How’s Your Home Performance Company’s Mission Statement?

A mission statement is more than just a few words on a pamphlet. Done right, it can motivate employees to do better work, inspire potential customers to sign up for your services, disseminate useful information and build your brand in a strong, tangible way.

A recent article in the Harvard Business Review discusses the concept of the mission statement at length, giving some great, concrete examples of those mission statements that inspire employees, and those that fall flat.

Examples of Strong Mission Statements:

A couple of the good ones:

Starbucks Coffee: "Our mission: to inspire and nurture the human spirit — one person, one cup and one neighborhood at a time."

Patagonia "Build the best product, cause no unnecessary harm, use business to inspire and implement solutions to the environmental crisis.."

Inspiring, right? The kind of statements that would make you want to work for, buy from, or be associated in any way with one of these companies.

An Example of a Weak Mission Statement:

Now, how about this one:

Dean Foods Company: "The Company's primary objective is to maximize long-term stockholder value, while adhering to the laws of the jurisdictions in which it operates and at all times observing the highest ethical standards."

Not so much, right?

Mission Statements in Home Performance:

We believe that in an industry as mission-driven as Home Performance, a company’s mission statement provides a huge opportunity to convey the goals, objectives, and message, not just of your company, but of the industry as a whole. This is a good thing: an inspirational mission statement from a company in Kansas could be seen by a homeowner in Oregon and be inspired to hire another home performance company out there. But it also provides you with a unique opportunity to reveal what drives you, and differentiates your business from others in the industry. Energy security? Health and safety? A good old fashioned passion for buildings? All equally noble, all equally compelling.

A few good mission statements that we’ve seen in the industry:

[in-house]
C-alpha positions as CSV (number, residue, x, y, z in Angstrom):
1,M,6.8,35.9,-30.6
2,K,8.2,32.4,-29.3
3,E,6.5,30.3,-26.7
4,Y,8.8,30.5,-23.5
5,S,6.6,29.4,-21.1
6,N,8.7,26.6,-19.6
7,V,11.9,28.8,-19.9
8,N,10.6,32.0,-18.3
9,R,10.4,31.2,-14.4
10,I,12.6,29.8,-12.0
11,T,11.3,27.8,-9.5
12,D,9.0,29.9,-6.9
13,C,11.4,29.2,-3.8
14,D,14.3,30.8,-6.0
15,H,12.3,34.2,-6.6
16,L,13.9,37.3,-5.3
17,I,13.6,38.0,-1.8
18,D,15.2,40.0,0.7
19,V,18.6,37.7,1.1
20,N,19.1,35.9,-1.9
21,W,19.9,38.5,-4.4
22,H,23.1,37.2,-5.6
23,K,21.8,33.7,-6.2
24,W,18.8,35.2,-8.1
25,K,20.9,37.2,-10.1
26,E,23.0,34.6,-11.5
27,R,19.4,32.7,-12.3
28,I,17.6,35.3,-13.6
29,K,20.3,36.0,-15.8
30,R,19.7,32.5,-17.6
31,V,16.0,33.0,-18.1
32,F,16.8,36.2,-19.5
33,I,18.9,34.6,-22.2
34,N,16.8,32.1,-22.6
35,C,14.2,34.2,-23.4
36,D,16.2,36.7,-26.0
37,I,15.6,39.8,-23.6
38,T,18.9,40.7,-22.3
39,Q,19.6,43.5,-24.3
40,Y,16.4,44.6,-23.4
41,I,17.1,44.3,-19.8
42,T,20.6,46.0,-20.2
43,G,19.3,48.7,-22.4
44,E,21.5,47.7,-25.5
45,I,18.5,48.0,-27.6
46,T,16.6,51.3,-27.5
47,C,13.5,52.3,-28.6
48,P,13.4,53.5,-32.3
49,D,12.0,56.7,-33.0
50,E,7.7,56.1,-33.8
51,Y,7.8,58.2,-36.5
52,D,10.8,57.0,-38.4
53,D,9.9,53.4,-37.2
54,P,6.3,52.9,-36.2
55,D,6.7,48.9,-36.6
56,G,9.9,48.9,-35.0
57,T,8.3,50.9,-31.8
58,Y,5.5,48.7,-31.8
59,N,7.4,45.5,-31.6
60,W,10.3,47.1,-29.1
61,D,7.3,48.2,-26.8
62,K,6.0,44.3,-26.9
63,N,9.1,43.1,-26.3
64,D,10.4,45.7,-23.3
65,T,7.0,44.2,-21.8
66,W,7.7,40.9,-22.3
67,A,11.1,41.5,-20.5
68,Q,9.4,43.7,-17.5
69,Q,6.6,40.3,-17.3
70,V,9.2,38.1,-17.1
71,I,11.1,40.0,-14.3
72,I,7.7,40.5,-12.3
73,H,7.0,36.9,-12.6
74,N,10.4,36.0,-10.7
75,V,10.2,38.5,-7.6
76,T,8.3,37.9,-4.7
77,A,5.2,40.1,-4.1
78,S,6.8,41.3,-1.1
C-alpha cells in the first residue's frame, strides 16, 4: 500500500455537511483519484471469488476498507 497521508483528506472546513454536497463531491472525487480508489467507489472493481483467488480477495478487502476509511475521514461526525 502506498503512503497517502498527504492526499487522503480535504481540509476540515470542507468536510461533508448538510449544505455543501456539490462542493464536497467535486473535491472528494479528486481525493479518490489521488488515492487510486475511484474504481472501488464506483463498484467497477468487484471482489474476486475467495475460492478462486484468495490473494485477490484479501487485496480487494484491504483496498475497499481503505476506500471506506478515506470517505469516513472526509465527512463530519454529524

Stitt Energy Systems, Inc. exists "to provide energy efficient homes that are environmentally responsible for the health, welfare, and happiness of our customers, employees, investors and future generations."

Home Performance Matters is "Leading the race to Net-Zero Energy through custom energy efficiency and solar solutions."

Orange Energy Solutions' mission is to "protect your family and your single most important investment -- your home."

Evergreen Home Performance has a three-part mission: "We believe that homes should be safe, comfortable, and healthy... We believe in improving our environment, one house at a time... We believe that providing good, sustainable jobs for our employees benefits everyone."

How about you, does your company have a well-crafted mission statement that you use to bring on new customers and inspire employees? We'd love to hear about it!


This is all well and good - but I question the validity of any mission statement. I see them as, what I like to call, Hallmark Card sayings; cute, sometimes moving, but not from the heart. From the heart, is the homemade card by the 5-year old that brings tears to your eyes. It's the real thing and no mistaking it, either. Every time.

The way big, business can emulate that is to DO what the mission statement says, and forget about the statement itself. That is to say, provide "Wow" in your customer service, go the extra mile, be ethical (always, always, always), be sensible and care. That will trump mission statements every time.
Also ..... when's the last time you bought something based on the mission statement? Yep. Never. When's the last time you worked for a company that lived up to it's mission statement? Not good, eh? (I'm not sayin' it doesn't happen, but .....)
Starbucks is a great example: Nice statement that ECP posted -- but if you look up Starbucks and complaints .... it's a long list. Very long. They are far from the most ethical company out there. Far, far, far. And they stomp on competition without remorse or giving any quarter. We saw that in Portland, Maine for pities sake. And they drain peoples wallets like there's no tomorrow. (And they do good things too, I know that.)
So spend time on a mission statement if you're so inclined. Me? I'd rather be providing some exceptional customer service that becomes the talk of the town. You can too.

My company (a design firm specializing in sustainable residential architecture) is currently building a new website and I have written a number of mission statements that strive to convey all that we do. These efforts always fall short because they are lengthy, detailed narratives that bore even me. So, I think I agree more with ECP's post than Dick Fon's thoughtful response for the reason that brevity and something inspirational (especially if true, of course) would be more likely to achieve my objective of motivating my potential client to consider pursuing my firm's style of design process.

Peter Troast's picture

Dirk and Harry--all good comments. My view is that a short, pointed and meaningful statement of some kind can be very unifying for companies. Honestly, I don't care if it's a mission statement, a positioning statement, a brand strategy or some other form. Whatever works for the particular company culture. Really good ones become a touchstone for decisions that companies make routinely. But, obviously, only if they're good. Perhaps that's the threshold question of whether your _____ statement has teeth: does it provide guidance on whether you should enter a new business, or add a service or measure employee performance or...... 

For sure, pablum mission statements very often turn out be be the proverbial camel--a horse designed by a committee. 

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